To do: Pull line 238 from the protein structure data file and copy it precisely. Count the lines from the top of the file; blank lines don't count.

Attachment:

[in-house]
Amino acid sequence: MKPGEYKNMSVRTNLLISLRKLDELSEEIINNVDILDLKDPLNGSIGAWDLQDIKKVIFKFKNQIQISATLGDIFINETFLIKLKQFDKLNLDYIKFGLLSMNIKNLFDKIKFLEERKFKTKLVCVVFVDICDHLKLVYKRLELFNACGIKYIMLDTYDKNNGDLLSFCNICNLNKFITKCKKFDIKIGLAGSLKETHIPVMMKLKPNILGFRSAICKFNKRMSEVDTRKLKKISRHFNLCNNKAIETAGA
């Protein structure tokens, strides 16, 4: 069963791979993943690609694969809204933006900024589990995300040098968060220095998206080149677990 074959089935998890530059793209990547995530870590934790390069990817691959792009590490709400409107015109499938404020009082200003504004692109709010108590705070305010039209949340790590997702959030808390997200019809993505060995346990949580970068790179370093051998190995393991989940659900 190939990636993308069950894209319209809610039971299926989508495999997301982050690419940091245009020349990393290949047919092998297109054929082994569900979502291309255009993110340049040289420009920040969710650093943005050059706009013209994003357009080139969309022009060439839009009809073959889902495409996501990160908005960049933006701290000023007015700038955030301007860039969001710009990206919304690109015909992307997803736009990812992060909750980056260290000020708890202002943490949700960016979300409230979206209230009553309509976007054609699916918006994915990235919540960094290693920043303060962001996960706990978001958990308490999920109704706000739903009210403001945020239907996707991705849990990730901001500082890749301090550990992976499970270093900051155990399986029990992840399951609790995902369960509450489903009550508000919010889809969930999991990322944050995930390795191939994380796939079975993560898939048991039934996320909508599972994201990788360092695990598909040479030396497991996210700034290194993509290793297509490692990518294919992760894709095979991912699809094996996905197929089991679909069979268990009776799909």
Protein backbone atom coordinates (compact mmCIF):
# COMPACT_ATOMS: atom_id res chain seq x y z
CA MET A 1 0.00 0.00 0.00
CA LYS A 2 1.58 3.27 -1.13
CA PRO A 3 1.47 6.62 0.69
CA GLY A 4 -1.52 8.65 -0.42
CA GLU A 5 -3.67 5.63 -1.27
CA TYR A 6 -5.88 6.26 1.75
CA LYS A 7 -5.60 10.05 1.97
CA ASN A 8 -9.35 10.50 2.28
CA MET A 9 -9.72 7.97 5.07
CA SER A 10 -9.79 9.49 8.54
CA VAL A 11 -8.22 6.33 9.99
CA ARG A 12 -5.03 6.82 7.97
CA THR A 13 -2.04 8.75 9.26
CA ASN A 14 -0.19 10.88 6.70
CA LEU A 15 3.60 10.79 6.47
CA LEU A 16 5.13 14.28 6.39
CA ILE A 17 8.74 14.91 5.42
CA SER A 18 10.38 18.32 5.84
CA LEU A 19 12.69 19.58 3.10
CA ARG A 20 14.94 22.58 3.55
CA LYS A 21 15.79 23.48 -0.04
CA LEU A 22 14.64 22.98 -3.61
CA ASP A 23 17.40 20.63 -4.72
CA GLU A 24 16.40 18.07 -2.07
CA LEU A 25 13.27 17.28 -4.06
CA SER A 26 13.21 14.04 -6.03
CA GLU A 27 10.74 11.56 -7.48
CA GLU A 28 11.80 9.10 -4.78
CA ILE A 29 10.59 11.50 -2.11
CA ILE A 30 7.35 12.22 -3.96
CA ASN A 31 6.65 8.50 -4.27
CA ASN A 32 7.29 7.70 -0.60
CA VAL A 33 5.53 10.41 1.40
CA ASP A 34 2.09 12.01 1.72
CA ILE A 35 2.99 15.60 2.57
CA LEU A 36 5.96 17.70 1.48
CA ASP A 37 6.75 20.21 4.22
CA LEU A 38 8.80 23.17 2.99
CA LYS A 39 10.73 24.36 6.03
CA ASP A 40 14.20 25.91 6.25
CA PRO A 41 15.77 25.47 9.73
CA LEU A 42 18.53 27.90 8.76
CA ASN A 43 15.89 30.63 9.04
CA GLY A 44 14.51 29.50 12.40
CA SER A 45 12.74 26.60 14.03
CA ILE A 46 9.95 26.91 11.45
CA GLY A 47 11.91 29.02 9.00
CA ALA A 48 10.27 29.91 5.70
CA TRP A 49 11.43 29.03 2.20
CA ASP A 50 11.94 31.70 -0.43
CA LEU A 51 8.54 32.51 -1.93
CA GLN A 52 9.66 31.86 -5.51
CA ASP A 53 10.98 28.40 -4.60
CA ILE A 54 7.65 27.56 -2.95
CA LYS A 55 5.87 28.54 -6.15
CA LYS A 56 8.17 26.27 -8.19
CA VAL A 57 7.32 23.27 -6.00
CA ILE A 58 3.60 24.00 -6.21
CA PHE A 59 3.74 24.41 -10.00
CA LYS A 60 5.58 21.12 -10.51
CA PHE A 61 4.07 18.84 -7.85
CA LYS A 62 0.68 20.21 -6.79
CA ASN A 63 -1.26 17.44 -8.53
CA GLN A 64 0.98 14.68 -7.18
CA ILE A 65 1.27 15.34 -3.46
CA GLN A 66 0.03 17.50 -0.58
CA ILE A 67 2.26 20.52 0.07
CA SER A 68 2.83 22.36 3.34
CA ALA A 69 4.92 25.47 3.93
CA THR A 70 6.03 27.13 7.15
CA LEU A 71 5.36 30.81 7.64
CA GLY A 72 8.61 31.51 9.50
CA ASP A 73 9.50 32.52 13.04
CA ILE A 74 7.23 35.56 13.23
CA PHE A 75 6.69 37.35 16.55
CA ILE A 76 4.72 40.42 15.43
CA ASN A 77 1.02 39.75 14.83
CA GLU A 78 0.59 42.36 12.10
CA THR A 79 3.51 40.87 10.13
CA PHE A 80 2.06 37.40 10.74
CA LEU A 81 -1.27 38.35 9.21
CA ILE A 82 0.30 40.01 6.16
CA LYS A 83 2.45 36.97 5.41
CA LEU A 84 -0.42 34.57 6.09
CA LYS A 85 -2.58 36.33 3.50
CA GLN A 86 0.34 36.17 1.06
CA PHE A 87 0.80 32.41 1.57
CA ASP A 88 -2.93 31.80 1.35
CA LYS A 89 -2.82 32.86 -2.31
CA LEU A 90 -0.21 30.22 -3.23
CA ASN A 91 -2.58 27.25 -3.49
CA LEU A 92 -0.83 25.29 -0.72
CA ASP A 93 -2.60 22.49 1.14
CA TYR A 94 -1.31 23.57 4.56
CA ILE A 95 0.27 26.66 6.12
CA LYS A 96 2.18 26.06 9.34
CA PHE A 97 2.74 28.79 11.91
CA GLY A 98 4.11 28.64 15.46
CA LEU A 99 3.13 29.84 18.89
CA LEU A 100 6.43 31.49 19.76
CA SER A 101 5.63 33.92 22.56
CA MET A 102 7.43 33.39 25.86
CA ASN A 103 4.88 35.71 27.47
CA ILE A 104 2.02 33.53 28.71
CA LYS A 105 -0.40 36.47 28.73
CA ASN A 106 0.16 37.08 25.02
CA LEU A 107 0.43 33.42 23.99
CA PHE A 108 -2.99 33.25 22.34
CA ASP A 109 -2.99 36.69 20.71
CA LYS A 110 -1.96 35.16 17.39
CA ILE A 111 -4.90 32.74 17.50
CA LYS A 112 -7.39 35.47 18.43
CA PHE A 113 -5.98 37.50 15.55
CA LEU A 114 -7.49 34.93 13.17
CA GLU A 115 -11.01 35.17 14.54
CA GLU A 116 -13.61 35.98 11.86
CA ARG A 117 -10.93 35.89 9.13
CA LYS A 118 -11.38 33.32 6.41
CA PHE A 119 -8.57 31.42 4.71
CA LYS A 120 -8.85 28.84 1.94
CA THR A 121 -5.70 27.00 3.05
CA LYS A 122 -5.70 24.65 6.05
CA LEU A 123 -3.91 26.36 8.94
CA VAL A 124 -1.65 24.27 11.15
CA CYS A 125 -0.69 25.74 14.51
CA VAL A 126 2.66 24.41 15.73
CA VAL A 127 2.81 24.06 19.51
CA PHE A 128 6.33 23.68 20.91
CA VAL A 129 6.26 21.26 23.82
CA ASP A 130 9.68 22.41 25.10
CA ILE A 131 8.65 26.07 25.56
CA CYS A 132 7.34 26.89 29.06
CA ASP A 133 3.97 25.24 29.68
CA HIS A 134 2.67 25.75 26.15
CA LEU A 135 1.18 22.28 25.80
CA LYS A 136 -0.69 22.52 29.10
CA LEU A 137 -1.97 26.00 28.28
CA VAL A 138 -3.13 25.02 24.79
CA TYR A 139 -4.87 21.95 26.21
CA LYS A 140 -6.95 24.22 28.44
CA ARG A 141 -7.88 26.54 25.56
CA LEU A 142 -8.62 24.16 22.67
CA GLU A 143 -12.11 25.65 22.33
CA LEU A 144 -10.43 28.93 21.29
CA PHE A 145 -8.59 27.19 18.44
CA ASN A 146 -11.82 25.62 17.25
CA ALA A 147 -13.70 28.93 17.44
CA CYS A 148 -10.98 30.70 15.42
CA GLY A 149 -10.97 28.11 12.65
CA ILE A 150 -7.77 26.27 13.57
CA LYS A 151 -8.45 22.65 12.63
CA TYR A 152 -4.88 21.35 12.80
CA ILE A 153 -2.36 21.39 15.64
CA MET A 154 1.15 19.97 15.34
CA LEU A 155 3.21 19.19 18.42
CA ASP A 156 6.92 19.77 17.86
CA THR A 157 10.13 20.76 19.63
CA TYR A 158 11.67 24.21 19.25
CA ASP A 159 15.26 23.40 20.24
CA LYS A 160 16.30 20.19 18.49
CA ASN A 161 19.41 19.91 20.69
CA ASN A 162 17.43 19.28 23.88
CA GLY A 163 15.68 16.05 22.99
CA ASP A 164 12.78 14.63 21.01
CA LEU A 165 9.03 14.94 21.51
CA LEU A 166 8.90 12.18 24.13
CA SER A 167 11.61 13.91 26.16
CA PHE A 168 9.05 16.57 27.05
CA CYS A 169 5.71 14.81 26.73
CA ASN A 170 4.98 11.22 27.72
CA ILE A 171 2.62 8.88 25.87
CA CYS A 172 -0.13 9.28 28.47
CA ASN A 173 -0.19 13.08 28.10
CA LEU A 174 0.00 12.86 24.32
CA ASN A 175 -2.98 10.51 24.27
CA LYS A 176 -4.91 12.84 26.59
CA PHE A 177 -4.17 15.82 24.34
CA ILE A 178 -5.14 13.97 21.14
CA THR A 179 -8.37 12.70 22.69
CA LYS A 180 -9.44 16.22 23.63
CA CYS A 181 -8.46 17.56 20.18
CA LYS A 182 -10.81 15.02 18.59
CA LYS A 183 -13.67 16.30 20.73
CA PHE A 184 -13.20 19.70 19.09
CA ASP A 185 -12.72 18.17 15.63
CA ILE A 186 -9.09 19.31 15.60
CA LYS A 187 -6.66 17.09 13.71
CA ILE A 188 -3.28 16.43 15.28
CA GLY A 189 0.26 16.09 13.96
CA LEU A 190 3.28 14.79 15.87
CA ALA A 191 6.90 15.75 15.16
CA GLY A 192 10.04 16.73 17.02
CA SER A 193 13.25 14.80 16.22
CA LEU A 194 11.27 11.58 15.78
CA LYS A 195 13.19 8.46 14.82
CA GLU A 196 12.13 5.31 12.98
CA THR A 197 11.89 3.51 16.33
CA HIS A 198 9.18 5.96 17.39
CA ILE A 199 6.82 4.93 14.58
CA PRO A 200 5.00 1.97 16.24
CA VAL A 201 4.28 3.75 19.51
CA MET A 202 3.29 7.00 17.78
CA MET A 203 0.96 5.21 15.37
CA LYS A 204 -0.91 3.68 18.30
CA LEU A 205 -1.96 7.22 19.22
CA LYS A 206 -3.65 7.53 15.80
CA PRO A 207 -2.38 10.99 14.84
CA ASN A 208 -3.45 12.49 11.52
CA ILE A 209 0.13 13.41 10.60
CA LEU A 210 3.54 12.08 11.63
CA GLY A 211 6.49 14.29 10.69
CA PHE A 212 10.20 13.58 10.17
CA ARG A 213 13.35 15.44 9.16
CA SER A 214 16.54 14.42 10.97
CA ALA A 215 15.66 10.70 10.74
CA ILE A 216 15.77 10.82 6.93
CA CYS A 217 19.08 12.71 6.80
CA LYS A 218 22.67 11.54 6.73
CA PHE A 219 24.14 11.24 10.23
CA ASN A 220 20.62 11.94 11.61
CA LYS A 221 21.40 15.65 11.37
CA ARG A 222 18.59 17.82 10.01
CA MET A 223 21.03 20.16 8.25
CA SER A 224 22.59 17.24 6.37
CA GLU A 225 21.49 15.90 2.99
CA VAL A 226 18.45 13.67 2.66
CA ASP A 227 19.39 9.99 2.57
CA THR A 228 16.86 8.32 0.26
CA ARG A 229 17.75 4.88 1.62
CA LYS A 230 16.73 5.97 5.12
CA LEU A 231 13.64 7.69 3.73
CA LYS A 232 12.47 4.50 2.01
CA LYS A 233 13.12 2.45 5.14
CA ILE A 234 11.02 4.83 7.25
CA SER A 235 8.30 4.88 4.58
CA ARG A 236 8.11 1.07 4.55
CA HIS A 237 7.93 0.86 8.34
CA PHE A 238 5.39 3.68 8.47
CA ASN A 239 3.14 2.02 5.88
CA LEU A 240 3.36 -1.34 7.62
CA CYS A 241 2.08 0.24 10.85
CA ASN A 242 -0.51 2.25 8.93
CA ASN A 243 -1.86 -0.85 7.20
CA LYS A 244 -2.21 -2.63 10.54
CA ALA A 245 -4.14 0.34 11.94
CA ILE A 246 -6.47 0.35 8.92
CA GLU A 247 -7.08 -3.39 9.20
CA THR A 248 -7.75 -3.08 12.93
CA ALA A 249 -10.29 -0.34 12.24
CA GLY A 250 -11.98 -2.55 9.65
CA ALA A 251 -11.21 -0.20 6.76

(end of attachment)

CA LYS A 233 13.12 2.45 5.14